Please ensure Javascript is enabled for purposes of website accessibility

More boards in Maryland add women

The number of public companies in Maryland with at least one woman board member and executive officer increased by nine in 2011 from 2010, according to a report by Network 2000 Inc.

The 2012 Census of Women Board Directors in Maryland, which looked at 84 public companies during fiscal year 2011, showed several increases in the number of women in the upper echelon of the business world — an improvement over last year’s census, which found mostly declines. The report was released last Wednesday.

Of the 715 board seats in Maryland, 73 are held by women. That is 1.1 percent more than in the last census, when the figure was 65 out of 708 seats.

The percentage of companies where 20 percent or more board and executive officers are women not only increased by 5 percentage points but it also is higher than any of the previous censuses at 11.9 percent.

Analyzing the increase, Network 2000 President Ellen Fish said five of the six companies that are new to the census, which only looks at companies on the AMEX, NYSE and NASDAQ exchanges, have at least one woman board member, while the majority of those that dropped off the census have no women board members.

Fish also said that in the past, Network 2000 focused on transparency as a way to increase the number of women in high-ranking positions, but that is going to change.

“Now we are saying we want more than transparency. Now people need to be sitting around the table and talking about how to move the needle,” Fish said.

Fish said that one way to move that needle is for companies to offer more sponsorship opportunities for women.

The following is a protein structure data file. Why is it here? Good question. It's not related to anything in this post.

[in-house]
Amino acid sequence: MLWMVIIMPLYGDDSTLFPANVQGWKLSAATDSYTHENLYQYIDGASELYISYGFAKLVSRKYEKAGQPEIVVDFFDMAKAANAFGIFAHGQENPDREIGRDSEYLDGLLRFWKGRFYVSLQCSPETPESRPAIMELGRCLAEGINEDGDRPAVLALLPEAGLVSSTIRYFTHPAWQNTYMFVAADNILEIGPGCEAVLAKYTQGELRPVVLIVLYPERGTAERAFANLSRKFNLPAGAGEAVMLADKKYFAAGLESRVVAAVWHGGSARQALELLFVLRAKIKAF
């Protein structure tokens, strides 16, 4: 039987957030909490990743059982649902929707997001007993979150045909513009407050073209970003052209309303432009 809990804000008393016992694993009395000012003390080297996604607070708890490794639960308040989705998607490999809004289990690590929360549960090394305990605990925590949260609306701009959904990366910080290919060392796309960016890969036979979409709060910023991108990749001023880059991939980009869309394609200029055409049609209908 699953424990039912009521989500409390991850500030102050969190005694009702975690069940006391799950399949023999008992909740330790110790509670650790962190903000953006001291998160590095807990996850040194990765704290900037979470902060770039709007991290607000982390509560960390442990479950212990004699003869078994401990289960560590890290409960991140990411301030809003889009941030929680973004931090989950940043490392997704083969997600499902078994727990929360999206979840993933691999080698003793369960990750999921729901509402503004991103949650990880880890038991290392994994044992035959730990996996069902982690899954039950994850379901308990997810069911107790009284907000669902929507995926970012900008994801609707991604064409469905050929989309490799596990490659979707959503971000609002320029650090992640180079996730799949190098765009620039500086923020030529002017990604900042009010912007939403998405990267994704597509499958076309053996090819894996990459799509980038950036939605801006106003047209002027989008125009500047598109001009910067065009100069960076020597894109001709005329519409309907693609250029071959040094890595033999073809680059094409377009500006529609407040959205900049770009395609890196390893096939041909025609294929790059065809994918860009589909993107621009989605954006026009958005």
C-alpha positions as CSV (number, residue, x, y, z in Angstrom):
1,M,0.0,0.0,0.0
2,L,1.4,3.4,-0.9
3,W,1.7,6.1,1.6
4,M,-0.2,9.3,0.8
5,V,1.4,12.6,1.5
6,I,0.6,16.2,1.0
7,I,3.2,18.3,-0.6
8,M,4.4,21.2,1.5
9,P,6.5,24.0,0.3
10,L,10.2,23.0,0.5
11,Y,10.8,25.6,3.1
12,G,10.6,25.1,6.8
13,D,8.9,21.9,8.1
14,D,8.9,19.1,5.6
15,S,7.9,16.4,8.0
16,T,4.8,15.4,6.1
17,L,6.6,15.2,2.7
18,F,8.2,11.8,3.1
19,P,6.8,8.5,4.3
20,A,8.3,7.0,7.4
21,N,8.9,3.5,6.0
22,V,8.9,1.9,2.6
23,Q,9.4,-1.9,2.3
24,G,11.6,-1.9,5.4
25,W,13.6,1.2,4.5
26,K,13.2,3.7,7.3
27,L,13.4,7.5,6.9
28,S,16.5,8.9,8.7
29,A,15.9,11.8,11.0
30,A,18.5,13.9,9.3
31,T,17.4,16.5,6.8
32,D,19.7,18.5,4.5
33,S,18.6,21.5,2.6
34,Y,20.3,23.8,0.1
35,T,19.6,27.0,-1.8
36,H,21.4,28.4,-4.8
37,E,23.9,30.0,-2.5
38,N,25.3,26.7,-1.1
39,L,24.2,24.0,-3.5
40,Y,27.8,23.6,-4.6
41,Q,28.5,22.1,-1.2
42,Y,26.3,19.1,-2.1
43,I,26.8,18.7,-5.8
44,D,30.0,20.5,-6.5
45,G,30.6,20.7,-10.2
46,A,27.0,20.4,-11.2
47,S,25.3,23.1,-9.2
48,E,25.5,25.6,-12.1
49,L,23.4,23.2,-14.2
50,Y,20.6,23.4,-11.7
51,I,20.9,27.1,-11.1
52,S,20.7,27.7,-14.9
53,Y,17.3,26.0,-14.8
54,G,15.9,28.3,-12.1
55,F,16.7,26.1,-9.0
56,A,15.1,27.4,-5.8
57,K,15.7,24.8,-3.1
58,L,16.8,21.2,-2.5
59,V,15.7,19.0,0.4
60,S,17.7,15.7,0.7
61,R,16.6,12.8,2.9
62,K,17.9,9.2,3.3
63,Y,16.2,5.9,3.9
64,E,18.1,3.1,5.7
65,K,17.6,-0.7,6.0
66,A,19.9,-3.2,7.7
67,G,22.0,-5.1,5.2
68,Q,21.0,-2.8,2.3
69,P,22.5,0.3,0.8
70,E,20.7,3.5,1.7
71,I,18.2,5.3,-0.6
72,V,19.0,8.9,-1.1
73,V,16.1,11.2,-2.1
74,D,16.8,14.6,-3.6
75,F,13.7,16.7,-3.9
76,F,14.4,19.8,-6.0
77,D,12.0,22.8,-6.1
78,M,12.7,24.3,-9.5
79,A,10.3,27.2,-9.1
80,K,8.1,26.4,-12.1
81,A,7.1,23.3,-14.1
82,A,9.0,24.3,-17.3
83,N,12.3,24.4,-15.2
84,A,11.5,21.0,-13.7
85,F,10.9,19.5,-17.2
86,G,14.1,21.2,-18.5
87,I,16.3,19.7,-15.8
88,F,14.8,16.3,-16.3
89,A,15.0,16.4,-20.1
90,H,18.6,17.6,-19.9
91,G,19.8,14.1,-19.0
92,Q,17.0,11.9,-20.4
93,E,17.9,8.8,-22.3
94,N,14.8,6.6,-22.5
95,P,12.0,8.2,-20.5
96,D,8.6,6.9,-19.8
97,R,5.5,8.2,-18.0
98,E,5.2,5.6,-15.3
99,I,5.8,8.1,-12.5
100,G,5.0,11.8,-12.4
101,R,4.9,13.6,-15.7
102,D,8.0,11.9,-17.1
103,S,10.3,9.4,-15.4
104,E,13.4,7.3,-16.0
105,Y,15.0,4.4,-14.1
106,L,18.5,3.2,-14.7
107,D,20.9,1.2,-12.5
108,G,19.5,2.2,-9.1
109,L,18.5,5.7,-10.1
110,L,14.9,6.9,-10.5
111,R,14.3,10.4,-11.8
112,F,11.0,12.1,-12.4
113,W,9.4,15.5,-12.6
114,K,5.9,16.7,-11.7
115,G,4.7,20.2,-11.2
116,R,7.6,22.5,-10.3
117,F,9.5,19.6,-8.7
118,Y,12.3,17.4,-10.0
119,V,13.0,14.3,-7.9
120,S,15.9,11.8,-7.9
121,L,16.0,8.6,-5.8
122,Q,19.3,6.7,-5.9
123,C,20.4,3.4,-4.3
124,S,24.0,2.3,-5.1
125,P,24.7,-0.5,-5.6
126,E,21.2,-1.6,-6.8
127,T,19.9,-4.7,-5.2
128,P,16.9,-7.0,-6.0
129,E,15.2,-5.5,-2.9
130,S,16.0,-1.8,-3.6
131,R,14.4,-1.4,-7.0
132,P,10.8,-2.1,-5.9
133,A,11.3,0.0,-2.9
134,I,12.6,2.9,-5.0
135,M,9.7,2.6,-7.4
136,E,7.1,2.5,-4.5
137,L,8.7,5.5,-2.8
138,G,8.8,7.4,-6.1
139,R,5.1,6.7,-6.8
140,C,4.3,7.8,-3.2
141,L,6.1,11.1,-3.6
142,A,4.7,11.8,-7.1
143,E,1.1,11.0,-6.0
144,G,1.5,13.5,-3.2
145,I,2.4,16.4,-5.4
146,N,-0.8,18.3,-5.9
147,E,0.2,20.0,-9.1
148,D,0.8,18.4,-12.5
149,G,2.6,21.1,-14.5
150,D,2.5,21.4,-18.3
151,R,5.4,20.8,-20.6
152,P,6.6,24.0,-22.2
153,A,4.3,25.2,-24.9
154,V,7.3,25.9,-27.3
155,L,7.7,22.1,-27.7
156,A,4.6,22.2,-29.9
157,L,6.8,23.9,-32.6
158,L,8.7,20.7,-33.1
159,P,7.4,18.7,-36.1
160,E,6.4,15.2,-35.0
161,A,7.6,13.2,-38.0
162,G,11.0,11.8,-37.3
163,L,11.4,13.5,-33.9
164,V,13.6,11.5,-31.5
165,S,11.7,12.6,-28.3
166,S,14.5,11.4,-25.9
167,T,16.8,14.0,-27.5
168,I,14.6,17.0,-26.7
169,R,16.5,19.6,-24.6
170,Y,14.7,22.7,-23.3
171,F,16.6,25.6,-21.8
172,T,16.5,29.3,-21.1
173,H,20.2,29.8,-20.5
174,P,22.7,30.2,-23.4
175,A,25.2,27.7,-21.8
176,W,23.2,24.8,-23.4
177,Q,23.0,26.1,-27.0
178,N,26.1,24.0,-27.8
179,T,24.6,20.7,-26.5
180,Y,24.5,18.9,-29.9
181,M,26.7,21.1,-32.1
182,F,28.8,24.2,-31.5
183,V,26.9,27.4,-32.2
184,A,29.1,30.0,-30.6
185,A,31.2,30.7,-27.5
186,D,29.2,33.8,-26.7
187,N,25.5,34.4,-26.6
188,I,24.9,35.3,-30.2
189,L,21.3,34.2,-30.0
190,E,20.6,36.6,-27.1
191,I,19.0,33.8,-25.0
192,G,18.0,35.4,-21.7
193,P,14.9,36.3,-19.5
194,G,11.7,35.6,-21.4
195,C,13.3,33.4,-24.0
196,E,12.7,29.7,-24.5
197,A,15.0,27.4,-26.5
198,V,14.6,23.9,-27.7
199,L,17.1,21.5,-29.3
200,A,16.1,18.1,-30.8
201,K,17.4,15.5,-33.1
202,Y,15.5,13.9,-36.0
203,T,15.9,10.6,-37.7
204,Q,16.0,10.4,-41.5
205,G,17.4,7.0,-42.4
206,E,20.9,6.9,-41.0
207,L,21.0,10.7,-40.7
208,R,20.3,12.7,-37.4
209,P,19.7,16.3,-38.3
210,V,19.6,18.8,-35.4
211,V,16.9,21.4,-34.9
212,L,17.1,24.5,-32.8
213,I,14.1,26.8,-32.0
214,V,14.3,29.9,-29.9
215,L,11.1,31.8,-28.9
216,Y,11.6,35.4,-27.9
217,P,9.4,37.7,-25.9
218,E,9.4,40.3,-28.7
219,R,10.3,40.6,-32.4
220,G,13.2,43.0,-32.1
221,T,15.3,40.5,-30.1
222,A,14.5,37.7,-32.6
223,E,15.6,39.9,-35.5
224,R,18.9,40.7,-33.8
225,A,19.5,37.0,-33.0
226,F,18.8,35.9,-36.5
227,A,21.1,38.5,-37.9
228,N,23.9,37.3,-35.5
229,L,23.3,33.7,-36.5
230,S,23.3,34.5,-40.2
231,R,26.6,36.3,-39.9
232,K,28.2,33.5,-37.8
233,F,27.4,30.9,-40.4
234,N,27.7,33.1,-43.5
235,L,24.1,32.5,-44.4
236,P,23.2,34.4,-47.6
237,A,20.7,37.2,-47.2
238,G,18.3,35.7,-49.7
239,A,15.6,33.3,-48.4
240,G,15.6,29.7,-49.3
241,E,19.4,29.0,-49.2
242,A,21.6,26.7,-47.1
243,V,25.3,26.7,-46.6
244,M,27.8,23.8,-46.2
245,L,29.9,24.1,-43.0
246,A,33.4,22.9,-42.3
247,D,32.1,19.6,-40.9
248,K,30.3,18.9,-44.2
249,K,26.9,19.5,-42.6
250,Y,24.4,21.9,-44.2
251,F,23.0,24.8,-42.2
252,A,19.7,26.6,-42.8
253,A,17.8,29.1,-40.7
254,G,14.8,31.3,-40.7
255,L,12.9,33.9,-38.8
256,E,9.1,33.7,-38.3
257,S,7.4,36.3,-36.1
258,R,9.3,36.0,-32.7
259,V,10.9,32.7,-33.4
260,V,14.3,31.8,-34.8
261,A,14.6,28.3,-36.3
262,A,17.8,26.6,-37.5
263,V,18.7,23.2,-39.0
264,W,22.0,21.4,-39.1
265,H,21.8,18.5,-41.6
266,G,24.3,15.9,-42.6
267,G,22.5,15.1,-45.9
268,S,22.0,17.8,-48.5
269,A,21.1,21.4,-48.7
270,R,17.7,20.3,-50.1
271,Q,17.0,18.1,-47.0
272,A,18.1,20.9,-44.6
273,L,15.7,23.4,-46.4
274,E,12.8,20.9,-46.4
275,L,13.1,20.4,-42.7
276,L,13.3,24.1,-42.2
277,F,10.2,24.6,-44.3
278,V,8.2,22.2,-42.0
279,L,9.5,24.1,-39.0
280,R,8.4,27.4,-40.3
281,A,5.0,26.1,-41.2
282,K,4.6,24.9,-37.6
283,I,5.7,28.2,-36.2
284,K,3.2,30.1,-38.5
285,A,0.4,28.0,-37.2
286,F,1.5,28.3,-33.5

A sponsorship is when a senior official at a company gives hand-on assistance to, and actively advocates for, a lower-ranking employee. Sponsors put their own credibility on the line, recommending candidates for projects and helping them network.

Fish cited a 2010 study by the New York-based Center for Work-Life Policy called “The Sponsor Effect: Breaking Through the Last Glass Ceiling,” which suggested that sponsorship is the way for more women to make it to high-level positions.

Last year, a conference on The Sponsor Effect study looked at how to increase the number of women board members and executives. The conference included representatives from Fortune 500 companies such as American Express Co. and Intel Corp.

Fish said she’d like to see Baltimore CEOs engage in similar forums.

Network 2000’s census also included the results of a study published in 2011 that found a positive correlation between the number of women directors at a company and that company’s financial performance.

The study — “The Bottom Line: Corporate Performance and Women’s Representation on Boards” by New York-based Catalyst Inc. — looked at Fortune 500 companies between 2004 and 2008.

The study found that:

-Companies with the most women directors have a 16 percent higher return on sales, and a 26 percent higher return on invested capital than their peers with fewer women directors.

-Companies with three or more women directors have an 84 percent higher return on sales, a 60 percent higher return on invested capital and a 46 percent higher return on equity than their peers with fewer directors.